This parking arrangement combined with the building set backs would make it easier for residents to see pedestrians and other cars as they exit the parking area, making this much safer than the rowhouse alternative.
Residents who have only one car will find that they can easily find a neighbor nearby happy to rent their extra space because many rentals do not have off street parking.
Permeable pavement would be used for the driveway and parking area thus reducing the percentage of impervious surface on this site to 25%, as compared with the ~45-50% currently and a huge improvement over the 73% that will happen with the Alki 11 proposal.
A total of 6 locked storage spaces, located under Units 1 and 2, would be created. Each would measure approximately 9' x 18'.
The layout of this plan would make it easy to add bicycle parking.
The buildings would probably top out at about 35', below the 39' limit allowed. This could allow room for the installation of solar panels on the rooftops.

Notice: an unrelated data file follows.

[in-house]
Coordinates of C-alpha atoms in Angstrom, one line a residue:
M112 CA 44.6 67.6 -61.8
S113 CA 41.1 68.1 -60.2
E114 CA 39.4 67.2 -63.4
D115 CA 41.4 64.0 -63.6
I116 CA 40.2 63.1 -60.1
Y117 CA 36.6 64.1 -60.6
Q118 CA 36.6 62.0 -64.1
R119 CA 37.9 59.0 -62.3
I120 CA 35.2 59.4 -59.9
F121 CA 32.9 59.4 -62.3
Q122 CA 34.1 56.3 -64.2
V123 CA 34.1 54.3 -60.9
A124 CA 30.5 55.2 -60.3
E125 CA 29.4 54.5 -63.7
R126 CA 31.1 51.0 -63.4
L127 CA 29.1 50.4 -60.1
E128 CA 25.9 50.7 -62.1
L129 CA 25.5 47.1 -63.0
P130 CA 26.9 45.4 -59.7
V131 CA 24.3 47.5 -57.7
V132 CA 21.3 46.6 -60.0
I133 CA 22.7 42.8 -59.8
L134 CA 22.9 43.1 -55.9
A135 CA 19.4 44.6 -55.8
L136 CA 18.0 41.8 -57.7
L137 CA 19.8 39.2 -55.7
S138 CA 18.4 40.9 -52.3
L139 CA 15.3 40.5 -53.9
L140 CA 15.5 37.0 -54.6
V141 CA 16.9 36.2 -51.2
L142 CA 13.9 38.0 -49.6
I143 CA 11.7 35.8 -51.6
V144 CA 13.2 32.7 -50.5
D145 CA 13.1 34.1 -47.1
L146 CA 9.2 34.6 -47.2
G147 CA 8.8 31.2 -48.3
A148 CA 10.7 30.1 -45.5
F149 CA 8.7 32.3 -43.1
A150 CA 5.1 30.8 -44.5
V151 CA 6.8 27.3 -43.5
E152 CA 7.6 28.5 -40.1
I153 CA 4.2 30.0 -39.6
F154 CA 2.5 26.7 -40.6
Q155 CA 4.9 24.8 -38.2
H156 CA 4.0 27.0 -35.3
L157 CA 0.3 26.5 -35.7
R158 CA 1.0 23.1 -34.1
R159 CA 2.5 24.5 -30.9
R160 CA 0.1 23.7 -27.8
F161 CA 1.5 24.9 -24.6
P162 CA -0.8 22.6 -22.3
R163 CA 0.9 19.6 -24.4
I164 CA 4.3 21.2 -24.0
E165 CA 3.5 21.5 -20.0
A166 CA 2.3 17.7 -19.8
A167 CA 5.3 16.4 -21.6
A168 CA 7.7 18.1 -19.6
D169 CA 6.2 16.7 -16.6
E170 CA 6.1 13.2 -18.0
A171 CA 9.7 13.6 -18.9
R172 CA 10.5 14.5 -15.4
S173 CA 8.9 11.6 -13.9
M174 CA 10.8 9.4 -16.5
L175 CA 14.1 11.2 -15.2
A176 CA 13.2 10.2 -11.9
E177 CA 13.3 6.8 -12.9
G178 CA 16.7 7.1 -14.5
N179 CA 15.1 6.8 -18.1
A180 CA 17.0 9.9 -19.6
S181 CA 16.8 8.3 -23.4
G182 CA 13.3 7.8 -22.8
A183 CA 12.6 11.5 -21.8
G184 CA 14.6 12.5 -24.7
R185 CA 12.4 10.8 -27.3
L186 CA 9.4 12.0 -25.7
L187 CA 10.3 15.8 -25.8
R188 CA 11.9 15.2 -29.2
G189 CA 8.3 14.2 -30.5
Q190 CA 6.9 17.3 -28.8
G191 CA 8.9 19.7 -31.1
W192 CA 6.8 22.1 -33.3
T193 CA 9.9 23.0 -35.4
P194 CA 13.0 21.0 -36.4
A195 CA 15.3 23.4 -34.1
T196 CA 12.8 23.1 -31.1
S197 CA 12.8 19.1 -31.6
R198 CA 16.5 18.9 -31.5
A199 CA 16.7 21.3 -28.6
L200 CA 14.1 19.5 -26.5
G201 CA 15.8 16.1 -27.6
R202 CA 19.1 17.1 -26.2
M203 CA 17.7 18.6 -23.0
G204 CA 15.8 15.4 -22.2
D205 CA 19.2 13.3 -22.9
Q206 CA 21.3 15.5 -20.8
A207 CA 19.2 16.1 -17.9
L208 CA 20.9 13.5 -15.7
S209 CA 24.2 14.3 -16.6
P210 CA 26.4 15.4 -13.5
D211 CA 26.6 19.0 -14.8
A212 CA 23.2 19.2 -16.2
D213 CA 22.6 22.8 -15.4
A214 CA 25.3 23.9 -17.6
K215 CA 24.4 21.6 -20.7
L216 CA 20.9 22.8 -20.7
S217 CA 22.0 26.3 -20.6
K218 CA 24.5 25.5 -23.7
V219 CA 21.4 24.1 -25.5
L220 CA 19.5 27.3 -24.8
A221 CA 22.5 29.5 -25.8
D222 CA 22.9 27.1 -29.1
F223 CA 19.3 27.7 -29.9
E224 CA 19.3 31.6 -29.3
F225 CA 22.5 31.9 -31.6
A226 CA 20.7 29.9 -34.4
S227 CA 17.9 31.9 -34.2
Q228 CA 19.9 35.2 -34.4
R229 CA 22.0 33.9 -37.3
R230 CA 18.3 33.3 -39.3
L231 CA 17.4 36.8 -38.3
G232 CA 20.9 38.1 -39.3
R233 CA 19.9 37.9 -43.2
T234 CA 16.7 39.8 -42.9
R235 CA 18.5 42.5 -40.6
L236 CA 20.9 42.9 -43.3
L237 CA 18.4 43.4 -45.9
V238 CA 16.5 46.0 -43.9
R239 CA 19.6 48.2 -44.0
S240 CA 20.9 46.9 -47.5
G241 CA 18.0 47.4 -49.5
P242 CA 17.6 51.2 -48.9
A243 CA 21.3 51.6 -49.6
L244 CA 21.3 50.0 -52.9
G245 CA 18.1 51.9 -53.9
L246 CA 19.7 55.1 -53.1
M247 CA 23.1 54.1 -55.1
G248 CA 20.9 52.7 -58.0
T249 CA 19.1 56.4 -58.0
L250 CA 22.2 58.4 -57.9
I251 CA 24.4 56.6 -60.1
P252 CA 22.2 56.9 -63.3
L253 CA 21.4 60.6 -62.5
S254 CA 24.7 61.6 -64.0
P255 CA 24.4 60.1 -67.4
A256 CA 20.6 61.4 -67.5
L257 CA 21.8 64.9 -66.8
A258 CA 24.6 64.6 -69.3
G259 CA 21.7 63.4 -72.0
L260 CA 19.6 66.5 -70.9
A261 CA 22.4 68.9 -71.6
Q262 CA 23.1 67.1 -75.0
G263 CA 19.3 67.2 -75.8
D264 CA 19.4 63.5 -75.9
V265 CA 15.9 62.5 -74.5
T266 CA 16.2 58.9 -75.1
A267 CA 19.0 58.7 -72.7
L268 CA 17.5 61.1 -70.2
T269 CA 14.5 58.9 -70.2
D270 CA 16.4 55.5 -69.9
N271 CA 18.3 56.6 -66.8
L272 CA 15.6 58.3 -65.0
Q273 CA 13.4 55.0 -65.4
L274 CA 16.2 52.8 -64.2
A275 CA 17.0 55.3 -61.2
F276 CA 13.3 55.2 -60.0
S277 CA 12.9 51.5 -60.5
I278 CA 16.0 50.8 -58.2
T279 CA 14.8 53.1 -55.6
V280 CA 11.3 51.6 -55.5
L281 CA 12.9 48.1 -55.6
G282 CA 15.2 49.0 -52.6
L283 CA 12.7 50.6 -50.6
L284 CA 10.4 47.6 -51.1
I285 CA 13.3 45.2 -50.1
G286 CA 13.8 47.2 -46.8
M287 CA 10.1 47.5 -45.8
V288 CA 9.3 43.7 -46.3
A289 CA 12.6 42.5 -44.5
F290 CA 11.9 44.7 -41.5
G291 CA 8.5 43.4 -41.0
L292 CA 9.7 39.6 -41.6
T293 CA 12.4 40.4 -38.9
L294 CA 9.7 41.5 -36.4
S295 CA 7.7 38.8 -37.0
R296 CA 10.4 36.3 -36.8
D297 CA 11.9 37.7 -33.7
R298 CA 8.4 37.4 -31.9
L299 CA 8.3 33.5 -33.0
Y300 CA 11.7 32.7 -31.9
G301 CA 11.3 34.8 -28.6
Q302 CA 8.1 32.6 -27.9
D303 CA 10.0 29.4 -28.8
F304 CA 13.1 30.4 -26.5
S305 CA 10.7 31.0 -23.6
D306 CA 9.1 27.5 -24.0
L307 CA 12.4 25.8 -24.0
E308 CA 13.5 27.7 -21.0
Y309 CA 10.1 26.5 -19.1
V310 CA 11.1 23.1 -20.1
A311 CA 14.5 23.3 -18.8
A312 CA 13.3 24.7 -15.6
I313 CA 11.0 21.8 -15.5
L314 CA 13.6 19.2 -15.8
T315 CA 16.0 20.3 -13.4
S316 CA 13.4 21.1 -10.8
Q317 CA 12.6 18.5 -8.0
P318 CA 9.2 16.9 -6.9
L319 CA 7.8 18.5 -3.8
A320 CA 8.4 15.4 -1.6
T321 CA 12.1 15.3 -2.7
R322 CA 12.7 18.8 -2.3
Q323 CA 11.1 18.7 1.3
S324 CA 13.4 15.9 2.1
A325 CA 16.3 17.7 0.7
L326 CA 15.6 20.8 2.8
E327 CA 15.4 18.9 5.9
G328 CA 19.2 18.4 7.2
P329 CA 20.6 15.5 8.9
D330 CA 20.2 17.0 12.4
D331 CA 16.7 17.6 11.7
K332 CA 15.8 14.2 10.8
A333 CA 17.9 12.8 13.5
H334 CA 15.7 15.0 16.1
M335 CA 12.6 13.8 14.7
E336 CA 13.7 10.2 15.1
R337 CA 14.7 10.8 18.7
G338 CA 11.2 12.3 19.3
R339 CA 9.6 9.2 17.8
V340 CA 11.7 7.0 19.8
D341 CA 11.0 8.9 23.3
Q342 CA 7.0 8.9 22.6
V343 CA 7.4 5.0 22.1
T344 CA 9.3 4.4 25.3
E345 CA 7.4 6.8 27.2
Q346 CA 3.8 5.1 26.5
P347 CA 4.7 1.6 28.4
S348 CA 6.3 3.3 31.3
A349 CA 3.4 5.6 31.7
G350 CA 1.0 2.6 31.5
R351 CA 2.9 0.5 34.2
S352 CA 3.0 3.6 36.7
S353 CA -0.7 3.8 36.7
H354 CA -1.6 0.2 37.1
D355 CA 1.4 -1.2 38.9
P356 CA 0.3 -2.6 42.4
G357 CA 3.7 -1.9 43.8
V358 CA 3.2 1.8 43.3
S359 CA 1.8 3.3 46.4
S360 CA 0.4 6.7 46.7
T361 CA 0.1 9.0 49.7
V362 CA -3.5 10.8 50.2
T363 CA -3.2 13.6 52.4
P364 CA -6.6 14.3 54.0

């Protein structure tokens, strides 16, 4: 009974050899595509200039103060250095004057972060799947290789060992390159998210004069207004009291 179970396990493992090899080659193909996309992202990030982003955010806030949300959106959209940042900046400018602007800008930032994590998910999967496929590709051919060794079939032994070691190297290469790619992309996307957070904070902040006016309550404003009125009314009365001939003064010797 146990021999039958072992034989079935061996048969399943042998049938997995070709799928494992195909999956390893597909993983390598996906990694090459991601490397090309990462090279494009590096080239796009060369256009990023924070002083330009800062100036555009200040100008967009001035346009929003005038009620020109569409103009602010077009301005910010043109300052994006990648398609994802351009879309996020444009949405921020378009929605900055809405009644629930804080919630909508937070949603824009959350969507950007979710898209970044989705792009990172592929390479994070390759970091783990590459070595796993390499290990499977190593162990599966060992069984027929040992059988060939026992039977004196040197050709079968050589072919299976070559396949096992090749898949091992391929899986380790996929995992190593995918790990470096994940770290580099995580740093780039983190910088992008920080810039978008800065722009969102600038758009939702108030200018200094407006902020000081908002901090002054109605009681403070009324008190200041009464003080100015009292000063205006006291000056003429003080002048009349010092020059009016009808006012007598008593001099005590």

The drawing below shows how access to the parking area would work coming in from the 55th Ave side. The same configuration would be used on the Wickstrom end.
The drawing below shows a cross section of one of the bioswales and one side of the parking area.
The beautiful rendering below, drawn by my talented neighbor, Lynn Shimamoto, shows how this plan for higher density, sustainable housing might look. I don't expect for a moment that the developer of the proposed Alki 11 rowhouses will adopt this plan or even take the time to read this post. But I have very much enjoyed thinking about how this could work, taking into the consideration the neighborhood, the need to make better use of the land we have, and the need to protect the environment that we so appreciate and enjoy at Alki Beach.